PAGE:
September is Hunger Action Month and what better way to help those in need (1 in 6 households) than to eat, drink and celebrate great local music at Harvest the Music in Lafayette Park! All proceeds go to Second Harvest Food Bank. This week, New Breed Brass Band opened for Trombone Shorty & Orleans Avenue. New Breed is a brand new brass band of young men born and raised in New Orleans who play originals and covers of traditional NOLA favorites. They may be new to performing onstage but they sounded like pros as they got the crowd moving and primed us for Trombone Shorty’s first stop on his Say That to Say This concert tour. Shorty’s latest album dropped last week and has dominated on the Billboard contemporary jazz chart.
I’ve been lucky enough to watch Trombone Shorty & Orleans Avenue for years now and can say Wednesday’s free concert was one of his best. Each of the band’s musicians has continued to grow in both skill and artistry. They make very complex and technically difficult music look easy and feel like a party. Everyone relinquished the stage for Joey Peebles’ energetic drum solo. They stood and watched from the sidelines as he wowed the crowd. Guitarist Pete Murano continues to blow me away and I remain thrilled that these guys found each other so young and elevate each other to greatness.
They played “old” favorites like Hurricane Season and Suburbia as well as tunes from the new album. Fire and Brimstone seems poised to become a new favorite. I’ve heard the standard, St. James Infirmary, hundreds of times. The song is so old, no one’s even sure anymore who wrote it. It’s been performed by Duke Ellington, Cab Calloway, The Animals and even House‘s Hugh Laurie. I’ve heard many versions including many by Trombone Shorty & Orleans Avenue, but last night’s version was by far the sexiest, coolest, funkiest version I’ve EVER heard.
As dusk turned to dark, the band invited trumpeter (and work-it twerk-it dancer) James Andrews to the stage. “Trombone Shorty” is actually Troy Andrews and James is his older brother. Then Rebirth Brass Band’s trumpeter Glen Andrews (Troy’s cousin) led New Breed Brass Band back to the stage and the whole thing became a you-had-to-be-there moment. There was so much talent packed on that stage (and so many Andrews). The evening ended with an encore of Do to Me. Shorty came into the crowd, as he had when he closed out Jazz Fest this year, and we all “got low” then “went crazy.” I left and climbed onto the streetcar drunk on music and joy.
Walking to the park earlier, we passed a homeless woman blowing kisses to the sky and saying, “Thank you, God.” She reminded me how grateful I am and how much I love my city. She’s probably among the 1 in 6 who are affected by food insecurity in this country. Every dollar spent at Harvest the Music feeds a family of 4 one meal through Second Harvest. I had the delicious Pulled Pork over Roasted Corn Cheese Grits ($6) from Squeal Bar-B-Q and sampled Lucy’s Queso con Crawfish Tails with Chips ($5) from Lucy’s Retired Surfers Bar & Restaurant and a decadent Cafe Adelaide Bananas Foster Parfait ($4). Even my soda and water ($2 each) went to help the hungry.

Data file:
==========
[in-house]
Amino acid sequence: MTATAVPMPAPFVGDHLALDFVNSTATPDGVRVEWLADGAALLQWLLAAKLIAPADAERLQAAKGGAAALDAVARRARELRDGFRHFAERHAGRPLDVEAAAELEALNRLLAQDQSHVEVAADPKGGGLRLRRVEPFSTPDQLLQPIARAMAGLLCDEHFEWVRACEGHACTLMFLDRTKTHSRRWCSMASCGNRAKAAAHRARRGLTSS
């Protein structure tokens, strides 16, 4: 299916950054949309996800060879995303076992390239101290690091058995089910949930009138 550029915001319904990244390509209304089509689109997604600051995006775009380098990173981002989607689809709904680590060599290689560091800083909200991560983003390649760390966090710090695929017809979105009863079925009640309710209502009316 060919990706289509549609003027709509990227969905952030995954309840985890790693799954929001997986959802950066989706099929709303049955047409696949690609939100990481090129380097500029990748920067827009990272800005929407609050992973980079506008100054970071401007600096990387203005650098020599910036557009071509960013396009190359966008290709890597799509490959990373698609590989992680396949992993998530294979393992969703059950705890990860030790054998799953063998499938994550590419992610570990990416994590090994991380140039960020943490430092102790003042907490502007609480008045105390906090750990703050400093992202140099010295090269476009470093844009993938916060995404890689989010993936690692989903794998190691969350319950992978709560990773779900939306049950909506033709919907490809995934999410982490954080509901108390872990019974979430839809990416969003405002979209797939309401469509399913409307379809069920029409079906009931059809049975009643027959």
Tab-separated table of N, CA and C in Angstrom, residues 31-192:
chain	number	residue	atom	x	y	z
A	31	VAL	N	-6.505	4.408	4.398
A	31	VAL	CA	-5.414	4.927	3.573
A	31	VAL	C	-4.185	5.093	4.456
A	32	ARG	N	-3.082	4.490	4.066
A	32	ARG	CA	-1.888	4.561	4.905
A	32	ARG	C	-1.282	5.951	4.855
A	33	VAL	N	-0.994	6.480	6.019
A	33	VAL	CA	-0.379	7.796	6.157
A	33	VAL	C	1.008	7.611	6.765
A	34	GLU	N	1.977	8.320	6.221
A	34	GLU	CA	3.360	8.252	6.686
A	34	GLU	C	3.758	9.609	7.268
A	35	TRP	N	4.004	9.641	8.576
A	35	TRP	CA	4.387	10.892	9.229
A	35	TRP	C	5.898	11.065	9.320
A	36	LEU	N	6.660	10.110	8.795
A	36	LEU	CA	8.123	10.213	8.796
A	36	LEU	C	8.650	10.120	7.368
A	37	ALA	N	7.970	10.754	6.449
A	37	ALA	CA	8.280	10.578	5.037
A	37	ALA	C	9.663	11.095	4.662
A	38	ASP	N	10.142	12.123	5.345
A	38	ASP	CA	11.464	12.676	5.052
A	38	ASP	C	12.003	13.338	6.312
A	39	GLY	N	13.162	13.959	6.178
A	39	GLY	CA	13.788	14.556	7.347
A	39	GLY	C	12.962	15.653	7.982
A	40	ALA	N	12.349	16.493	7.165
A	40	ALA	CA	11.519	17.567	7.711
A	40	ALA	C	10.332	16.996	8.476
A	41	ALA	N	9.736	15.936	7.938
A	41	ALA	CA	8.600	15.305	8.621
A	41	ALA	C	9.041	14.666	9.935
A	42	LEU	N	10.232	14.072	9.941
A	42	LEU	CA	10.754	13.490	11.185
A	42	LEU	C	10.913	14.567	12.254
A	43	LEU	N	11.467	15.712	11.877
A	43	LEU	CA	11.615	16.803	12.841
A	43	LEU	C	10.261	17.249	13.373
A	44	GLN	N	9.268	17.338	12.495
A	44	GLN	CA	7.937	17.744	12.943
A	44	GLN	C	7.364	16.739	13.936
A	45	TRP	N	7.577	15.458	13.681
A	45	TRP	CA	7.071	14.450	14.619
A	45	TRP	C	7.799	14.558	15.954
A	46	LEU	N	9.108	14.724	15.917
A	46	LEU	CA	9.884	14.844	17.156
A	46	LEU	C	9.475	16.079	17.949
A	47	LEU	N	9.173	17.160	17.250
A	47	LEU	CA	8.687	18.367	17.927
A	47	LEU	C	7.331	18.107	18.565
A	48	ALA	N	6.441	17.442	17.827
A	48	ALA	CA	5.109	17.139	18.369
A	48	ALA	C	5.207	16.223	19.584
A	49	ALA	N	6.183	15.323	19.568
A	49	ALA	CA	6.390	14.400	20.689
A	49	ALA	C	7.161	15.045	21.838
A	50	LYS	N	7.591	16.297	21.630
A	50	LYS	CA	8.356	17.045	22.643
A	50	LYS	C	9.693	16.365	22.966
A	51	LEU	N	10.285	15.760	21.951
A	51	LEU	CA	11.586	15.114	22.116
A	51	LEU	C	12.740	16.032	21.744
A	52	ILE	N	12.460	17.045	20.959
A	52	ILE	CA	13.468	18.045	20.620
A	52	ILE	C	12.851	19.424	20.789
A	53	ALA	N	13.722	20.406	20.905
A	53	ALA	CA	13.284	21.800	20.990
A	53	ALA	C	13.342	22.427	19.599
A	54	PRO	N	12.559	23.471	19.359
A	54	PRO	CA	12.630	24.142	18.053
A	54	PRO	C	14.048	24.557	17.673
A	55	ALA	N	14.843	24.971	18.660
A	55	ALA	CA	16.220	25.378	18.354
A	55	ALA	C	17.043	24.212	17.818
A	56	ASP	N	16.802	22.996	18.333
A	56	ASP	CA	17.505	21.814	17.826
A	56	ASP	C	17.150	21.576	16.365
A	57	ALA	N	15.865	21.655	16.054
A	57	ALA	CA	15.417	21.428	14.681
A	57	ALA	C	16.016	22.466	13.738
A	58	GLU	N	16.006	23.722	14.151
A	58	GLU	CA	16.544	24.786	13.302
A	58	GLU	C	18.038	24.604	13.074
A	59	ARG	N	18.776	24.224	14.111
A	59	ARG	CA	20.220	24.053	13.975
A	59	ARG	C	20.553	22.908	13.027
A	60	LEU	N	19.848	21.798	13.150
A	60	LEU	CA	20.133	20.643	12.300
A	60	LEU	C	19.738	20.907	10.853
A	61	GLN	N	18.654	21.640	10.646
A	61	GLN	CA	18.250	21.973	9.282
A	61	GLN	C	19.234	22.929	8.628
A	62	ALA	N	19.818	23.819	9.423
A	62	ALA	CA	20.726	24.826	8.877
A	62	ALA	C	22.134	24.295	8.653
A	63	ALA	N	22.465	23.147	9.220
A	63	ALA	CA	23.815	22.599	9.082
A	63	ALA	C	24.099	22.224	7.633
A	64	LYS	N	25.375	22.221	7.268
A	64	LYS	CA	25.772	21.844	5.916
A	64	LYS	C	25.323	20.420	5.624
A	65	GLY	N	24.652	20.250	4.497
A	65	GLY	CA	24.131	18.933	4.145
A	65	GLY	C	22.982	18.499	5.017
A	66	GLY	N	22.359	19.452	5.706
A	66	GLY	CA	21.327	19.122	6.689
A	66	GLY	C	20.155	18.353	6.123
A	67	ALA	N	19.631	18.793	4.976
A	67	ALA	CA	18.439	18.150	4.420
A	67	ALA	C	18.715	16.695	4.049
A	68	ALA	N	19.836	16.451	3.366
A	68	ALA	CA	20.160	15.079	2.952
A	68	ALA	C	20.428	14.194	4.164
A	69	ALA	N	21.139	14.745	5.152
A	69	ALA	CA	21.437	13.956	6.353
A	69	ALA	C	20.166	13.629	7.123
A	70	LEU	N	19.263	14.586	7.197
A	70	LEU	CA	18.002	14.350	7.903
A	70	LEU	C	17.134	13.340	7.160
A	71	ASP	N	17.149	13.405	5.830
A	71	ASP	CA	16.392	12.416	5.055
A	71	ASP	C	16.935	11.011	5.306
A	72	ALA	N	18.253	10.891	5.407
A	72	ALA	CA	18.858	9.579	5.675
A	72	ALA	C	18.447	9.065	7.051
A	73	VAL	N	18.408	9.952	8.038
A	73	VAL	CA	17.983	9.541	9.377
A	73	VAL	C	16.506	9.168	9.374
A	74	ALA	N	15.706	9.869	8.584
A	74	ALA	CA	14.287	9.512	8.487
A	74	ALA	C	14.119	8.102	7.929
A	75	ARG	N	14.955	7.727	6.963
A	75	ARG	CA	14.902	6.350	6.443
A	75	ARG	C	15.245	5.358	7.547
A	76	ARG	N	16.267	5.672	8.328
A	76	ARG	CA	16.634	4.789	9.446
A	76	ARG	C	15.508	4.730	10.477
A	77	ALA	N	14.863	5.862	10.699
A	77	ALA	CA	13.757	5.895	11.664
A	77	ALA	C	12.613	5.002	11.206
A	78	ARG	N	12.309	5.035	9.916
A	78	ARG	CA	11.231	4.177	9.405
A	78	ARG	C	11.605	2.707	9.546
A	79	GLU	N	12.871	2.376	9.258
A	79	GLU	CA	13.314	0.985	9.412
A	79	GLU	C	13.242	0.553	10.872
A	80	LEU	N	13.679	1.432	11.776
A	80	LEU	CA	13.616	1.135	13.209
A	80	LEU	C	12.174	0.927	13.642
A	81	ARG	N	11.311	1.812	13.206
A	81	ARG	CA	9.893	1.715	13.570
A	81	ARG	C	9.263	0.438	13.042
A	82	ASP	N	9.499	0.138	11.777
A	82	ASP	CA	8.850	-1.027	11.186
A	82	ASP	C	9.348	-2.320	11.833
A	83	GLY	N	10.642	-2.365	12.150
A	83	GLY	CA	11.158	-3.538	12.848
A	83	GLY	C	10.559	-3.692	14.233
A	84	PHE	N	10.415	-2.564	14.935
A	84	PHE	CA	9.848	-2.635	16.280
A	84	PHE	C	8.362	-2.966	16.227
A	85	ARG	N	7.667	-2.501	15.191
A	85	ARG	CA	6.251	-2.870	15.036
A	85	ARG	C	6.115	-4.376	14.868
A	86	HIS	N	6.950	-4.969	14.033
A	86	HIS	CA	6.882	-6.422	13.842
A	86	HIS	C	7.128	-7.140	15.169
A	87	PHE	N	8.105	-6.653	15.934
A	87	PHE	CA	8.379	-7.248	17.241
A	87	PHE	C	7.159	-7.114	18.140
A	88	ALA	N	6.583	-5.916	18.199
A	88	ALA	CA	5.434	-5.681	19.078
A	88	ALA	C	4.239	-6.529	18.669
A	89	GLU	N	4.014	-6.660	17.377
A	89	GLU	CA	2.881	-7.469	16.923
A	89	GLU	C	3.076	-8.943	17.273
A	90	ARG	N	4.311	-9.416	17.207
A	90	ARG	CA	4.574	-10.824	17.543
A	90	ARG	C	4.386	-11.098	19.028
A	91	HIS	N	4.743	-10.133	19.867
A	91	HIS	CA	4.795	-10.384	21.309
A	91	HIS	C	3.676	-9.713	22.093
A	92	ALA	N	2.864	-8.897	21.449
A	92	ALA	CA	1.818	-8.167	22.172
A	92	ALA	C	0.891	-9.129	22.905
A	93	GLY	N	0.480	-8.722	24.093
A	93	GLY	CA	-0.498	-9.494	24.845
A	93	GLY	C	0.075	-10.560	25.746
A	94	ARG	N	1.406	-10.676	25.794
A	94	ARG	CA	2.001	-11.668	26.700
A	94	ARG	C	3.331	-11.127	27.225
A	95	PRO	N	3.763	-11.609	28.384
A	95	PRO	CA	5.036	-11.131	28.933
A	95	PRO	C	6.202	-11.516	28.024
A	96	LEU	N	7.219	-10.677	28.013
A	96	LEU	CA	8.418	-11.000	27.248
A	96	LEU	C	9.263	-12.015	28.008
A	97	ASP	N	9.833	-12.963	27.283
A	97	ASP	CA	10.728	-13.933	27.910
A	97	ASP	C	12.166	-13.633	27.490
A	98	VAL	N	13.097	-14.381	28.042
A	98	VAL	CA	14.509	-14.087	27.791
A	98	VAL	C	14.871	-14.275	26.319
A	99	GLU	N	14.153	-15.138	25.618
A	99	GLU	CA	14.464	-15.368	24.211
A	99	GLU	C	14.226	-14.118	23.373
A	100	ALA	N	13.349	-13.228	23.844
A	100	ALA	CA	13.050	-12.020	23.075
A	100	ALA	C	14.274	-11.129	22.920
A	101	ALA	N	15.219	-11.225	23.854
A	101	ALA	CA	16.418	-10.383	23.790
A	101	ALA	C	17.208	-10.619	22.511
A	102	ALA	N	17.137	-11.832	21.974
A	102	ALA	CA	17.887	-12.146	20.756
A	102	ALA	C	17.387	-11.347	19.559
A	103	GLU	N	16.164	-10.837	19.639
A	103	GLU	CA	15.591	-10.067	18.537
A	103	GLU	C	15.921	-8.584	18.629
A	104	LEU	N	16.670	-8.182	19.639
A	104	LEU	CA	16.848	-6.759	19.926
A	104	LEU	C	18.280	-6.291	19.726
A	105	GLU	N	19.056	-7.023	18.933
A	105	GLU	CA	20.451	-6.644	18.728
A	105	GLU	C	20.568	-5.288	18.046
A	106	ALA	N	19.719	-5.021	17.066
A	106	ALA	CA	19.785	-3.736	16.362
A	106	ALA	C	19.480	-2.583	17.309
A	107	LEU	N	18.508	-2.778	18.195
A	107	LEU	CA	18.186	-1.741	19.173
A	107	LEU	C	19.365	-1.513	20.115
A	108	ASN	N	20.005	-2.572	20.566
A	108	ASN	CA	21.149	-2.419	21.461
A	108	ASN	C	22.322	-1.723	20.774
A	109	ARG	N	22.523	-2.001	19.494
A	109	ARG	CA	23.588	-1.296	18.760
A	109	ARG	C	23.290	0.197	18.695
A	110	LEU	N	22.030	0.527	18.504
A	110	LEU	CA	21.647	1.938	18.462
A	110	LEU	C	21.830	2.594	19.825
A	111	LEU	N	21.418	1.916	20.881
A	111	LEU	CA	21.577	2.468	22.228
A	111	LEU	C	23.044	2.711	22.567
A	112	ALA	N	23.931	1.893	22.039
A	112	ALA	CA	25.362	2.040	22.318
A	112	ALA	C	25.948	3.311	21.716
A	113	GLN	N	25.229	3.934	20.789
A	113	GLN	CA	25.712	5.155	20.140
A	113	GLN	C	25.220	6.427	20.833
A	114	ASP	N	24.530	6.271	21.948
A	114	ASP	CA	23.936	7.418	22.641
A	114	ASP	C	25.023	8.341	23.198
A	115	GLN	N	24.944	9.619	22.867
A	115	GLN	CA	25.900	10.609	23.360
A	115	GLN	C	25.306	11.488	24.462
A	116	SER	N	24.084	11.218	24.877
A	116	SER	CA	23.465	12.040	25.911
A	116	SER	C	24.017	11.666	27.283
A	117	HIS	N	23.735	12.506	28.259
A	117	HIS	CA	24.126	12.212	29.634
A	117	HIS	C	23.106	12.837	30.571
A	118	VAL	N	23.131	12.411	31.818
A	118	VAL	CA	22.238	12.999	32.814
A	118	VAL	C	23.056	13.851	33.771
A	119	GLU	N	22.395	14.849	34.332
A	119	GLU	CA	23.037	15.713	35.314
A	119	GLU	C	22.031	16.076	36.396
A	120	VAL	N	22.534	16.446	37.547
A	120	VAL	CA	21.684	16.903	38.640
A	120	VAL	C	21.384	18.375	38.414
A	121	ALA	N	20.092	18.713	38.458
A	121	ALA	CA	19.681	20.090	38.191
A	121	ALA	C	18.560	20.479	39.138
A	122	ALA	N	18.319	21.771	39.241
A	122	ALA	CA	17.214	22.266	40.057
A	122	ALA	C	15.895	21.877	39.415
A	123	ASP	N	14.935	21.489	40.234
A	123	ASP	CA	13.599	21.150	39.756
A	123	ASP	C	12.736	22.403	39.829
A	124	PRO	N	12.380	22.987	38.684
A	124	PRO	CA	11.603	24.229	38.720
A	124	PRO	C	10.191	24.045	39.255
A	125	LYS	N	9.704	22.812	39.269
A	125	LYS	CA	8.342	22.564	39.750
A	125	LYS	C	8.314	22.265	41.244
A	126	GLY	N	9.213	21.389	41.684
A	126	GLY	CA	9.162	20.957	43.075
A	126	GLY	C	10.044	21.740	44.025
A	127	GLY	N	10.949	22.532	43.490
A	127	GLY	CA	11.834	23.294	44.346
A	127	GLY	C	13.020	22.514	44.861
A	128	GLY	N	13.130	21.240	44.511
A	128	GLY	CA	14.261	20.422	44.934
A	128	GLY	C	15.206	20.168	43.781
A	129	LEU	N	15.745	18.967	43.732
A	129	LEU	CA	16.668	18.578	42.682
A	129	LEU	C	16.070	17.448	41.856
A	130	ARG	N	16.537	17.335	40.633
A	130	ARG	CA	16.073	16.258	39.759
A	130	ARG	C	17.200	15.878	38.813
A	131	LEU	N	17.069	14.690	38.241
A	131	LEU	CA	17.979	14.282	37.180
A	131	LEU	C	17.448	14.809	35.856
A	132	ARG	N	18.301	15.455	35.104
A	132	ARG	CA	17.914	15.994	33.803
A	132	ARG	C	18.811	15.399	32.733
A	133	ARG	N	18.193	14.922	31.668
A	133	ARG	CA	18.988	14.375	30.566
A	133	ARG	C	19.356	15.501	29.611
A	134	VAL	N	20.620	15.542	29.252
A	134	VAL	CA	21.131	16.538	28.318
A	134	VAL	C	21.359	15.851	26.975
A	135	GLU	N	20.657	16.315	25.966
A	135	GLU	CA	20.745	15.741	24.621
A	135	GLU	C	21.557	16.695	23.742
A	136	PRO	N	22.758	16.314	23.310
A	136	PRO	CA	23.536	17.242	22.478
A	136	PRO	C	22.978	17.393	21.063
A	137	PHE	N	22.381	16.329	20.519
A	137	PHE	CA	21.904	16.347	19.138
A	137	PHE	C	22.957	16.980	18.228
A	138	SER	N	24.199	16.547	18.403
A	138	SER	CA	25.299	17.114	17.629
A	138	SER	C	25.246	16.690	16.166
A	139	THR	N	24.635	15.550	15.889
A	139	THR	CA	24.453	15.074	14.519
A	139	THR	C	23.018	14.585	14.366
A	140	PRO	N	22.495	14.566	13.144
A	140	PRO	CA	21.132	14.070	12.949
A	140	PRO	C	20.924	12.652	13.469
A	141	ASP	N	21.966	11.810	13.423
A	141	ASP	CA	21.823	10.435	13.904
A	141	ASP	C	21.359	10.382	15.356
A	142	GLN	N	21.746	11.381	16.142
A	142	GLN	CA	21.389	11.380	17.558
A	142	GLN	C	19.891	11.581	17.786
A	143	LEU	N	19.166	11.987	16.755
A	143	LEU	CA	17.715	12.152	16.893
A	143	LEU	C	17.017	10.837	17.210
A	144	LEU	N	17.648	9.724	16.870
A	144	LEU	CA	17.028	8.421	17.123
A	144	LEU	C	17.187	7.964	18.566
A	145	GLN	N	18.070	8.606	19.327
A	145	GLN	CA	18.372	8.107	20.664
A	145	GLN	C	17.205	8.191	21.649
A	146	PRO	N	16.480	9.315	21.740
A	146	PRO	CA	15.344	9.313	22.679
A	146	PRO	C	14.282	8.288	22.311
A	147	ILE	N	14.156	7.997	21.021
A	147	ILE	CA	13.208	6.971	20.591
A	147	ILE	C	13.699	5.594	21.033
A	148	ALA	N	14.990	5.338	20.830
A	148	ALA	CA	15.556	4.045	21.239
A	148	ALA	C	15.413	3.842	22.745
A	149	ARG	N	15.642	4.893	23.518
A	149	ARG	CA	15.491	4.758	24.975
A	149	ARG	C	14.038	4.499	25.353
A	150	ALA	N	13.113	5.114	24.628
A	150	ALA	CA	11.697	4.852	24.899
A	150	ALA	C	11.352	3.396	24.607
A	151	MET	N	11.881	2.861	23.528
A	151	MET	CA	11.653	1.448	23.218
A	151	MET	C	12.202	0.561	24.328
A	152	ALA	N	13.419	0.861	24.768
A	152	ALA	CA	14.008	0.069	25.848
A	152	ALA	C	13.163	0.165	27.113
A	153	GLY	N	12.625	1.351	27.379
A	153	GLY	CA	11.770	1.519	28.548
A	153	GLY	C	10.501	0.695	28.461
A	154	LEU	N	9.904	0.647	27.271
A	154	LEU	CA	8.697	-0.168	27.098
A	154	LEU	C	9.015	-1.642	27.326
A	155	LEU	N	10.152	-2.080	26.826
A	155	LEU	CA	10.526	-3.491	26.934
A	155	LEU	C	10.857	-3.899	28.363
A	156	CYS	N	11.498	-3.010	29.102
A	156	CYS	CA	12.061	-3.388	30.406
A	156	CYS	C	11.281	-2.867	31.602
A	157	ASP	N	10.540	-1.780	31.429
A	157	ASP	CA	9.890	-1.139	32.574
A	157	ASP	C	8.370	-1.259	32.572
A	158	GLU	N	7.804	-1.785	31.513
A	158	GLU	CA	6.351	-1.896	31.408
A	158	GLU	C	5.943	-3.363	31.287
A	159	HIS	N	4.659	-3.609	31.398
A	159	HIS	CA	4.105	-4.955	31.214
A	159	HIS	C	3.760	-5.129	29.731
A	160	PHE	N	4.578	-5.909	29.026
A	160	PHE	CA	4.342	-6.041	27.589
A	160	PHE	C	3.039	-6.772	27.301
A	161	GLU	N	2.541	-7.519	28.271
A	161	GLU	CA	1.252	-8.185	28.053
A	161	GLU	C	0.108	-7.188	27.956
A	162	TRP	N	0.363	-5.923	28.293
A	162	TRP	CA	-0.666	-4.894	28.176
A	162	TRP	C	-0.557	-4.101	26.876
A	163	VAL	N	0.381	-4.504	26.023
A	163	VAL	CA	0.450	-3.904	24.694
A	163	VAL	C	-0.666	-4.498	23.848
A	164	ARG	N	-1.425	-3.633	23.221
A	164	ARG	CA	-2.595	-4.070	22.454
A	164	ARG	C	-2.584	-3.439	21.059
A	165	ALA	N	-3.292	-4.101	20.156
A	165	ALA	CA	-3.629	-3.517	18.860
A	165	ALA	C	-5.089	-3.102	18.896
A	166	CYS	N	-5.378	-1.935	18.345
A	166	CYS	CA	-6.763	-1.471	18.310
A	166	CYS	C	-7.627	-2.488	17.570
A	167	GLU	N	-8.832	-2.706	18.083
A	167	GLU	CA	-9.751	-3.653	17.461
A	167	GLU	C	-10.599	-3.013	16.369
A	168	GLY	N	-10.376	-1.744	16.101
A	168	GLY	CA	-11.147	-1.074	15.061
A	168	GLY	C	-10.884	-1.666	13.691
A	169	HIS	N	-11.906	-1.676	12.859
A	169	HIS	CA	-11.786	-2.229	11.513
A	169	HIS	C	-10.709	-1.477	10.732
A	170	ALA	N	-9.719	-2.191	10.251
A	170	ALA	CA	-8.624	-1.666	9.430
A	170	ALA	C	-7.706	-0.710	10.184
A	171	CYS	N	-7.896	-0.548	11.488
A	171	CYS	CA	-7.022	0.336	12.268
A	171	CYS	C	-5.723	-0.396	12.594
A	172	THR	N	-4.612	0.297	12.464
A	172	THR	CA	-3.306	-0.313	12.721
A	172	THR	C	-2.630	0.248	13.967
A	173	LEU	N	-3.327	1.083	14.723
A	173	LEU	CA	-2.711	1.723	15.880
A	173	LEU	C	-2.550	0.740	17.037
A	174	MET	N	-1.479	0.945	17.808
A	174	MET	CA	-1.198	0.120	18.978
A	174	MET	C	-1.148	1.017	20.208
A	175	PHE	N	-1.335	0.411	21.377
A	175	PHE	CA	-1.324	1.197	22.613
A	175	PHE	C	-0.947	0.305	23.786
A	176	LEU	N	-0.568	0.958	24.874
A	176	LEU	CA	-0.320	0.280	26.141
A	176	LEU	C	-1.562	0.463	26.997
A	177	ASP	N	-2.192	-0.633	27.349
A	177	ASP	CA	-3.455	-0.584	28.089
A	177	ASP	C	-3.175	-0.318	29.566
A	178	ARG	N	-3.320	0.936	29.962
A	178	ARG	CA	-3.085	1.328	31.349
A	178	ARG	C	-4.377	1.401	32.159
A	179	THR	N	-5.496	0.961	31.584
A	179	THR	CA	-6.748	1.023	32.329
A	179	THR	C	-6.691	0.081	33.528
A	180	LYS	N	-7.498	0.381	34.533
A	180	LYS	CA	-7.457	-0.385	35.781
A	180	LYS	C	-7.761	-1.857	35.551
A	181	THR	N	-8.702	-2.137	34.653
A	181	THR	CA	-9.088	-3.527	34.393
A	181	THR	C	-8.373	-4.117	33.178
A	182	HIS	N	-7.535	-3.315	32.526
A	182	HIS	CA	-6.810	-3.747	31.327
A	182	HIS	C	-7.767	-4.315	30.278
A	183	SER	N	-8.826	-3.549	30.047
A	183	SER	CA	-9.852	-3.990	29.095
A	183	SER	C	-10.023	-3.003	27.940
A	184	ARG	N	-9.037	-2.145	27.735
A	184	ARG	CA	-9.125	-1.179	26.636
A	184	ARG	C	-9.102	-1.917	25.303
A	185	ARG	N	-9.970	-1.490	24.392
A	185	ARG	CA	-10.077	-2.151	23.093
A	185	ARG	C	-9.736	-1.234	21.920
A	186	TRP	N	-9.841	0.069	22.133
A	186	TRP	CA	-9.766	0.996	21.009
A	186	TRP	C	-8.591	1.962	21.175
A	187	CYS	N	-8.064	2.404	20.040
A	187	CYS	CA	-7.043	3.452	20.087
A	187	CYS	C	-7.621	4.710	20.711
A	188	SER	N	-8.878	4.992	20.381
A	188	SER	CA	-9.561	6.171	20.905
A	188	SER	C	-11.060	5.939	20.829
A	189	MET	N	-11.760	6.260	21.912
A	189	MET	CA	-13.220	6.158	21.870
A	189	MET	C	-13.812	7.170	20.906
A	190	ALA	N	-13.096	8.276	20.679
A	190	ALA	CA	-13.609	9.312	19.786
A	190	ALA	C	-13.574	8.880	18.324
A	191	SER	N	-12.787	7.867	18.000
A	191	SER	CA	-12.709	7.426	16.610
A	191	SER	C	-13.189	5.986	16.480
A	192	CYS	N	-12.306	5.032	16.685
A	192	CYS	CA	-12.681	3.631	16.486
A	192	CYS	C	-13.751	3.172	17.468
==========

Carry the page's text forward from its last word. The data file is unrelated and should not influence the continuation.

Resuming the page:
Tuesday, I was among a select group invited to watch A Place at the Table at the Prytania. The must-see movie takes all the information about hunger in America and humanizes it through a working single mother, a rural preteen girl, teachers dealing with lethargic children, a police officer and many others directly affected by food insecurity. Jeff Bridges explains that 1 in 4 children are hungry in this bountiful country. I was on the hot lunch (and breakfast) program during high school and know how it feels to be judged by others as somehow “less.” The truth is 50% of all children in America use food assistance at some point. The good news is that we have more than enough food to feed everyone. Malnutrition can permanently affect the developing brain of a child which in turn affects education, employment and overall health. Getting food to children helps our economy, education and crime rates.
MSNBC host Melissa Harris-Perry, New Orleans health commissioner Karen DeSalvo and Sterling Farms co-founder Troy Henry hosted a panel after the heartfelt and informative film. Accomplished, educated and dressed in fine fashion, Dr. DeSalvo revealed that she had also been on the hot lunch program as a youth. In fact, 50 million Americans will experience hunger this year. The panel answered questions, including what we can do to once again end hunger in this country (U. S. hunger was all but eradicated in the 1970’s). They discussed the importance of organizations like Second Harvest but urged us to contact our legislators who are voting on this issue right now. For Louisiana voters, here’s the contact link for Senators Mary Landrieu and David Vitter.
And I, for one, will continue to support Harvest the Music as they welcome the legendary Irma Thomas next week with Khris Royal.